Patriarchy in the Social Distance of Lutie Johnson

According to Lerner (239), Patriarchy is “the manifestation and institutionalization of male dominance over women and children in the family as well as the extension of male dominance in society.” In The Street, Petry highlights the theme of Patriarchy by representing women characters as both black and female. The incorporation of gender in addition to race is meant to emphasize the oppressive dimension of sexism which, in addition to the debilitating economic and social conditions, afflicts the female residents of Harlem. In actual fact, Lutie Johnson, the protagonist, confronts the lesser sides of racism, capitalism, and sexism in her everyday life as a result of engaging with Junto, Jones, Mr. Croose, Boots Smith, Jim, Hedges, and the Chandlers. The latter are not only racist but sexist towards Lutie, whom they only view as a “domestic.” Her skin color and female status fueled the first instance of derision towards Lutie by the Chandlers. She was openly labeled as a sexual threat to female Chandlers.

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Apparently, it was an automatic reaction of White people-if a girl was colored and fairly young, why, it stood to reason she had to be a prostitute. If not that – at least sleeping with her would be just a simple matter, for all one had to do was make the request. In fact, White men wouldn’t even have to do the asking because the girl would ask them on sight. (Petry 45).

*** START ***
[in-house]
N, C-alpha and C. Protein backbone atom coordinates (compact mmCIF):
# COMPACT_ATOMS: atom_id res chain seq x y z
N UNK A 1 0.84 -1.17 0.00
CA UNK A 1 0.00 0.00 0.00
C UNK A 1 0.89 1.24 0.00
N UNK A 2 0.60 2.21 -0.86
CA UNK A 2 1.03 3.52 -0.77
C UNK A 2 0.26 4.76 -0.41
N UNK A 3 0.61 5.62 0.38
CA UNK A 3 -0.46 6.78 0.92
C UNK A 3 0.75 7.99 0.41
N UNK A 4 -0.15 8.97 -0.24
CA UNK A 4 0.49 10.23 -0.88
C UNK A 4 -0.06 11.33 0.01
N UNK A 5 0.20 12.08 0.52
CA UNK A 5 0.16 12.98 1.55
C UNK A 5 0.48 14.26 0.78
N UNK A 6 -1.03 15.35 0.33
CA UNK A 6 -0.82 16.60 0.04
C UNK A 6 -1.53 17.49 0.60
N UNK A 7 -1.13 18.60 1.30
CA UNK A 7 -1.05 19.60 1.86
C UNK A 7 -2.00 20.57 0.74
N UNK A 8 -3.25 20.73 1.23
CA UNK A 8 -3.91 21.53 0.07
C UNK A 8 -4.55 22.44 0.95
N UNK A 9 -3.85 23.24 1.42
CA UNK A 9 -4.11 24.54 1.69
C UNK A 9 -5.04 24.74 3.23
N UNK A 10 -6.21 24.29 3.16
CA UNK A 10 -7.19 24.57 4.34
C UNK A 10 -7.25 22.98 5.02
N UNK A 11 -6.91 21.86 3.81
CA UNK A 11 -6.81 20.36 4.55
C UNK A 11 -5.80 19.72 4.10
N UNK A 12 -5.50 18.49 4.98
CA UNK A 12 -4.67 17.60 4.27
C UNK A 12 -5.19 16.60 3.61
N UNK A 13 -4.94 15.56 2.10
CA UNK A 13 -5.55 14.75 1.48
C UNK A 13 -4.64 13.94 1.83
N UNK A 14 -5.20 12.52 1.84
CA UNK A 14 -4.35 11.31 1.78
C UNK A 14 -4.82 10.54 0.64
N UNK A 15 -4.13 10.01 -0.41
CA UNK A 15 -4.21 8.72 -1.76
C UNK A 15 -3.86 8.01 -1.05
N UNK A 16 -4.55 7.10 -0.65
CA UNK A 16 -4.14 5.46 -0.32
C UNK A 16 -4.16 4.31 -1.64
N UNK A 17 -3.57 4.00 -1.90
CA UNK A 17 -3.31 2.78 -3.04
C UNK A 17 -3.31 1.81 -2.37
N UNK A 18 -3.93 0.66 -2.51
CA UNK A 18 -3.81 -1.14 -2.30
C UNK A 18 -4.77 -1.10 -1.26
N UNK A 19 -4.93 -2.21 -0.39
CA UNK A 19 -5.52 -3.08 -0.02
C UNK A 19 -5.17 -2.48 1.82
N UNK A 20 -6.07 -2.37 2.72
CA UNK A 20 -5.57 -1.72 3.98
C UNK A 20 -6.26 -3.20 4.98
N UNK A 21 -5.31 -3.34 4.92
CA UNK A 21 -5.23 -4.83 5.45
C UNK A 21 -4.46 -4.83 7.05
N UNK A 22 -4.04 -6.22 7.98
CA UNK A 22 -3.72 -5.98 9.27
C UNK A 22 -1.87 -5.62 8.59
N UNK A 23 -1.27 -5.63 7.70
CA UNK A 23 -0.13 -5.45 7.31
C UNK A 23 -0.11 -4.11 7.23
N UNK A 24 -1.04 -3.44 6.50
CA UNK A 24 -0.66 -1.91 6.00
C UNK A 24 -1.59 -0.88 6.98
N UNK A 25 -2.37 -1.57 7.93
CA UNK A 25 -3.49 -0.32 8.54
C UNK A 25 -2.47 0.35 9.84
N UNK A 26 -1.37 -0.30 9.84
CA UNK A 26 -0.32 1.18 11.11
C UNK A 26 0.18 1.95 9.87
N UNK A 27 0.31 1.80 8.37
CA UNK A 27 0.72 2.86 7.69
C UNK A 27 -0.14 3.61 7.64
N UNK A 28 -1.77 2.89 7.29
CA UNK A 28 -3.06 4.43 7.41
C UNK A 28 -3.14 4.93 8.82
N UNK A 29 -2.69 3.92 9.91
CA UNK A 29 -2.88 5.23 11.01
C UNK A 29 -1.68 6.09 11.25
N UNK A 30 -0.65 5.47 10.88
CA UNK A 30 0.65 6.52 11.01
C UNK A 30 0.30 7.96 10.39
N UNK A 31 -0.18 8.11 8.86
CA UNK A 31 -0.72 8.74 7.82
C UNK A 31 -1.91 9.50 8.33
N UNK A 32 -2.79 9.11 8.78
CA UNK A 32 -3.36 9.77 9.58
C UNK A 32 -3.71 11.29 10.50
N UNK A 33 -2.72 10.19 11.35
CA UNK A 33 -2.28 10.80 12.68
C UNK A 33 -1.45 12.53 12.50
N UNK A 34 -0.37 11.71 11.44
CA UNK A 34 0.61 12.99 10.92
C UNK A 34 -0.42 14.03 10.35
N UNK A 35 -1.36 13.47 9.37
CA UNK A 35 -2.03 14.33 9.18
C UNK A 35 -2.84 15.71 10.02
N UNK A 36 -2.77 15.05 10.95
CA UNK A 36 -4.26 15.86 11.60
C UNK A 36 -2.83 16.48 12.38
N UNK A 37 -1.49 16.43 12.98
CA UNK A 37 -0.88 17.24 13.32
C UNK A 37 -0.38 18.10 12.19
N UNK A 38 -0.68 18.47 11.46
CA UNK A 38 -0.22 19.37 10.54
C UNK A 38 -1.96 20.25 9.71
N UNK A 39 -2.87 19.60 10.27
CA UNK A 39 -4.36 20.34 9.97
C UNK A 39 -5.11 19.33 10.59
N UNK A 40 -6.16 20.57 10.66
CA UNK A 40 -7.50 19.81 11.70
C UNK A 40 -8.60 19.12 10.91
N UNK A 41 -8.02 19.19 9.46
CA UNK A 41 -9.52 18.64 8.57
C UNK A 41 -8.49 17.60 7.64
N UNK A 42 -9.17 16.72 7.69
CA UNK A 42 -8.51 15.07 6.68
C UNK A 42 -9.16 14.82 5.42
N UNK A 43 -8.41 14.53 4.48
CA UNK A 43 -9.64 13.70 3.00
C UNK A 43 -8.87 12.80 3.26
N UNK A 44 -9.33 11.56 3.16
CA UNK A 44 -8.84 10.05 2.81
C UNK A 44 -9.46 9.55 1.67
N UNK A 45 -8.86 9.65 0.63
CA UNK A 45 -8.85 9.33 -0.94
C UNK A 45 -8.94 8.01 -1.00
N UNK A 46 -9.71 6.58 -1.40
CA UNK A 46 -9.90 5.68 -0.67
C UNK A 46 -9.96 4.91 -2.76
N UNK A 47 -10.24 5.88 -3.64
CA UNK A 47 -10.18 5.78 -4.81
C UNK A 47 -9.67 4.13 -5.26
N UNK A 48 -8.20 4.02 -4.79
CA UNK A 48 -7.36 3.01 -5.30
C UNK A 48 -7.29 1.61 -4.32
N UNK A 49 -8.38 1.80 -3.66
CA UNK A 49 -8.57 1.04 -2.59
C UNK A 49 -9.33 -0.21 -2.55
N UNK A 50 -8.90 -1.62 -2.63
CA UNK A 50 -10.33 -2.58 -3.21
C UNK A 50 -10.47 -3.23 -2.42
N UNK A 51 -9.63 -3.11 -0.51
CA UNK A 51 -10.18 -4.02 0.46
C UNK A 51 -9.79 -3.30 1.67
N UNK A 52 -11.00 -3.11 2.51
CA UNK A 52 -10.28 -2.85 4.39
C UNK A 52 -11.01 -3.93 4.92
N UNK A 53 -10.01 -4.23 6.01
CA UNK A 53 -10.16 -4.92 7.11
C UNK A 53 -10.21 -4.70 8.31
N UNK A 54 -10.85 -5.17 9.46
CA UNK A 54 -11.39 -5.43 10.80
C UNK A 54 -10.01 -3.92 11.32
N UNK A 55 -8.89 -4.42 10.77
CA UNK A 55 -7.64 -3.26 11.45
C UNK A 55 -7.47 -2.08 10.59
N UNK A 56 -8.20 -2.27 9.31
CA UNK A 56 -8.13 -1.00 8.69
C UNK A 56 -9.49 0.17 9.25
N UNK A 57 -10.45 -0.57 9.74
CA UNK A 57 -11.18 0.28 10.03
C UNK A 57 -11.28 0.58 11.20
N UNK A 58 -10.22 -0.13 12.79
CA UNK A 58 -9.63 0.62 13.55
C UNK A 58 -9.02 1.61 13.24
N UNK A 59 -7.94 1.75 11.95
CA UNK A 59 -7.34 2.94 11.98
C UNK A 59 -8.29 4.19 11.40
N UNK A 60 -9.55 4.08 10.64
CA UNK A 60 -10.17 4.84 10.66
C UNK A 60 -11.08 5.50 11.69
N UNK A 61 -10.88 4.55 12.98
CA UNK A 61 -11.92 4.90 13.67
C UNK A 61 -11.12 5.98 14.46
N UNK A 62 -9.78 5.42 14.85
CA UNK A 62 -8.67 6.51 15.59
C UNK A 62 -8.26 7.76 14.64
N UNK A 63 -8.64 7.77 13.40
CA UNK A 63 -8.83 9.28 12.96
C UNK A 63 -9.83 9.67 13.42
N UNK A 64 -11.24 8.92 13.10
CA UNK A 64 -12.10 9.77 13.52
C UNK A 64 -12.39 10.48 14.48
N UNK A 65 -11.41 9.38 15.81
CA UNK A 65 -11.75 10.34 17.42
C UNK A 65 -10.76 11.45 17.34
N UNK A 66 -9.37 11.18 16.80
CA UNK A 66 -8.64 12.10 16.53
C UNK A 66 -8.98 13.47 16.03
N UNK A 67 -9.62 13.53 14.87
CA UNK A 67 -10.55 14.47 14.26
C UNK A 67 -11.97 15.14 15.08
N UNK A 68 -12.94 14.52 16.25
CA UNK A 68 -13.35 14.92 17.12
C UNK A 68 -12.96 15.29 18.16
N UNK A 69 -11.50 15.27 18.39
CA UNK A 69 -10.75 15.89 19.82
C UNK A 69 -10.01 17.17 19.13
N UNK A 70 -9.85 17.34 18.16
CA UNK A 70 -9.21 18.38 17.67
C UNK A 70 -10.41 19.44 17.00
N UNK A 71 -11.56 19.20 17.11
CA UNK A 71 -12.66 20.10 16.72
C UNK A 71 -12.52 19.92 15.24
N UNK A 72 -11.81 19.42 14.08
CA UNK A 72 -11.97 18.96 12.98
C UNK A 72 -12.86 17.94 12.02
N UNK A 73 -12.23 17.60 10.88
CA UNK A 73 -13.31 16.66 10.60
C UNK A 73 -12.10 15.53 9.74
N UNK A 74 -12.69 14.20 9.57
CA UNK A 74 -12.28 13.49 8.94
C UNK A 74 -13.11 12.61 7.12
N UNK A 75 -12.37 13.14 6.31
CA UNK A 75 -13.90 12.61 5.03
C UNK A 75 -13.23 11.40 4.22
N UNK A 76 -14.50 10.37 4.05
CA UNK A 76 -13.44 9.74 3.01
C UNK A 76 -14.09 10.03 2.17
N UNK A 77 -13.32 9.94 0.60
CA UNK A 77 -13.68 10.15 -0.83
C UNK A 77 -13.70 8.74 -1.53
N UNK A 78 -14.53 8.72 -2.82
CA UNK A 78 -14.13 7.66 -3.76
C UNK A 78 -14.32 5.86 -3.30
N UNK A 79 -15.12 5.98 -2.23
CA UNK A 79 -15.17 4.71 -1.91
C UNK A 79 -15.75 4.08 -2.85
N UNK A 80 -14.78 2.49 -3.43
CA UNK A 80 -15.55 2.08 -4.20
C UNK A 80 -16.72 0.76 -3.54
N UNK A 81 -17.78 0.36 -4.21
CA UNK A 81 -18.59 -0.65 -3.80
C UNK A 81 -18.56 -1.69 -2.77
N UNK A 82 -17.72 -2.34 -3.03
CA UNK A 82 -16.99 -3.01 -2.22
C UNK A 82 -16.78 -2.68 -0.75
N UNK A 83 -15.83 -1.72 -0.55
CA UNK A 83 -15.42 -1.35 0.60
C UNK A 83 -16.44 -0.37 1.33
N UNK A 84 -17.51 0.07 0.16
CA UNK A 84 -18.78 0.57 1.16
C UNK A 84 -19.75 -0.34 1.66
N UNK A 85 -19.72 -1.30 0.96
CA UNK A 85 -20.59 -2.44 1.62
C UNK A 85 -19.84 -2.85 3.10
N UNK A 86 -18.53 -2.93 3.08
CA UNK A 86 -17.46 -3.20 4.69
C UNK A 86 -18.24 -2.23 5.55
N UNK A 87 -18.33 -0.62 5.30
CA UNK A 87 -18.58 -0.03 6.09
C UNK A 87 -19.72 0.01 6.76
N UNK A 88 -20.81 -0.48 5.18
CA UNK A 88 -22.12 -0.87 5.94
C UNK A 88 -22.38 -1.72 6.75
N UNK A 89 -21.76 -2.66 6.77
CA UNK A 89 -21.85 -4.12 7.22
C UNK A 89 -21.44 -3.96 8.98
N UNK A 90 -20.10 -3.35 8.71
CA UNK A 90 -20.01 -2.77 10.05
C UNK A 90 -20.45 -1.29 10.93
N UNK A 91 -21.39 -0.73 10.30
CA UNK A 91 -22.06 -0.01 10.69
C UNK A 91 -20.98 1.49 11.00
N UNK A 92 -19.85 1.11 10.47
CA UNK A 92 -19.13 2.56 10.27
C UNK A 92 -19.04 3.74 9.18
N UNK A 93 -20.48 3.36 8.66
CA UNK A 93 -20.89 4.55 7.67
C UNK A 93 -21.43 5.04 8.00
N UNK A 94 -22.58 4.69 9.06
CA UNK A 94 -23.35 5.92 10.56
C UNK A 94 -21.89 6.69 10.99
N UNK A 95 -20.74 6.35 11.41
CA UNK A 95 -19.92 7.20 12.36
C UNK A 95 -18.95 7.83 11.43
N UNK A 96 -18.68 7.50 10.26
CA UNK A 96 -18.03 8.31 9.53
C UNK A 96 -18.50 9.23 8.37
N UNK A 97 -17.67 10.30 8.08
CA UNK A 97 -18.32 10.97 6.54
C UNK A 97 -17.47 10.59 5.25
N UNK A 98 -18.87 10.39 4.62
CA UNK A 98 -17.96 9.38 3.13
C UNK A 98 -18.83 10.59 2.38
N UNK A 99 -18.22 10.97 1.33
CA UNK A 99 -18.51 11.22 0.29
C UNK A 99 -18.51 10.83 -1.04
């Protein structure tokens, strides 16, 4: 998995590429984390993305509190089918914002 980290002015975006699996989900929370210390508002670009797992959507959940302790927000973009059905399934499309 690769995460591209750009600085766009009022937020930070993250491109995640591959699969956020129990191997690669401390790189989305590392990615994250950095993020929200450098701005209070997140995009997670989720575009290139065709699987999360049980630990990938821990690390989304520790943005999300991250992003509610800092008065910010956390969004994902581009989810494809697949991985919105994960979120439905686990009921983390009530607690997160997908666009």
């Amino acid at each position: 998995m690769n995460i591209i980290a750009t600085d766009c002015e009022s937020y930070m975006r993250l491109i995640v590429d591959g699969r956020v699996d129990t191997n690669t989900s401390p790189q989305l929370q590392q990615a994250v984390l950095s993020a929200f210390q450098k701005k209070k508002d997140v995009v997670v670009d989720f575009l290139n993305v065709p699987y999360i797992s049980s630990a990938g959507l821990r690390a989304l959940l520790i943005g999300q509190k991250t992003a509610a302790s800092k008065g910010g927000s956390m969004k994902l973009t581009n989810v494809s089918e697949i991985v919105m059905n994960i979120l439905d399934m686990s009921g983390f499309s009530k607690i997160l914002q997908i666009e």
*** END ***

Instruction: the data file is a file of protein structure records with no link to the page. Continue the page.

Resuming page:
Lutie’s female status also served as a criterion for the sexual stereotypes that she endured. At one point, she was questioned about her ‘encounters’ with white men. This makes the audience speculate hoe white men could like black women and dislike their kind. The cruelty of white men is also a center of controversy. Not only are they willing to sexually engage with black women, but also willing to advance their racial predispositions after their urges have been satisfied. The sexual objectification that Lutie withstands leads to mental agony. The paradox of her situation manifests more when the reader discovers the reluctance of white men to give jobs to black men despite their willingness to have sex with black women.

            Although the entire black community is subjected to endless suffering, it is the women who suffer the most. “To be Black and female” is considered double jeopardy. This is clearly evident when one considers what the black female endures in her own residence. In spite of their abused wives, black men gradually developed some kind of aversion to them. They began to see them as loose women who fancied extra sexual martial adventures. Seemingly, the stigma with which the black woman is attached, because of her slavery to the whites, receives sanction from the black man. Eventually, the black man sees the woman as her enemy and feels neglected sexually. In Petry’s account, Lutie receives a letter from her father, recounting how Jim is living with other women. The letter states, ‘ Dear Lutie: You better come home. Jim’s carrying on with another woman. Pop’ (Petry, 52). In this manner, the white man’s manipulation of the social circumstances escapes the attention of the black man.   

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Throughout The Street, the audience discovers the level of helplessness that women like Lutie undergo. Women are not only ‘deprived’ of their black men but also abused sexually by both whites and blacks. So the Black men were made slaves, and “women became sexual receptacles of men” (Petry 143). Their lack of security is observed in both white and black neighborhoods, implying their complete lack of security in society. The black woman’s objectification eventually materializes to her own destruction. She is seen as an ‘icon of evil’ rather than a human being who needs emancipation from male dominance.

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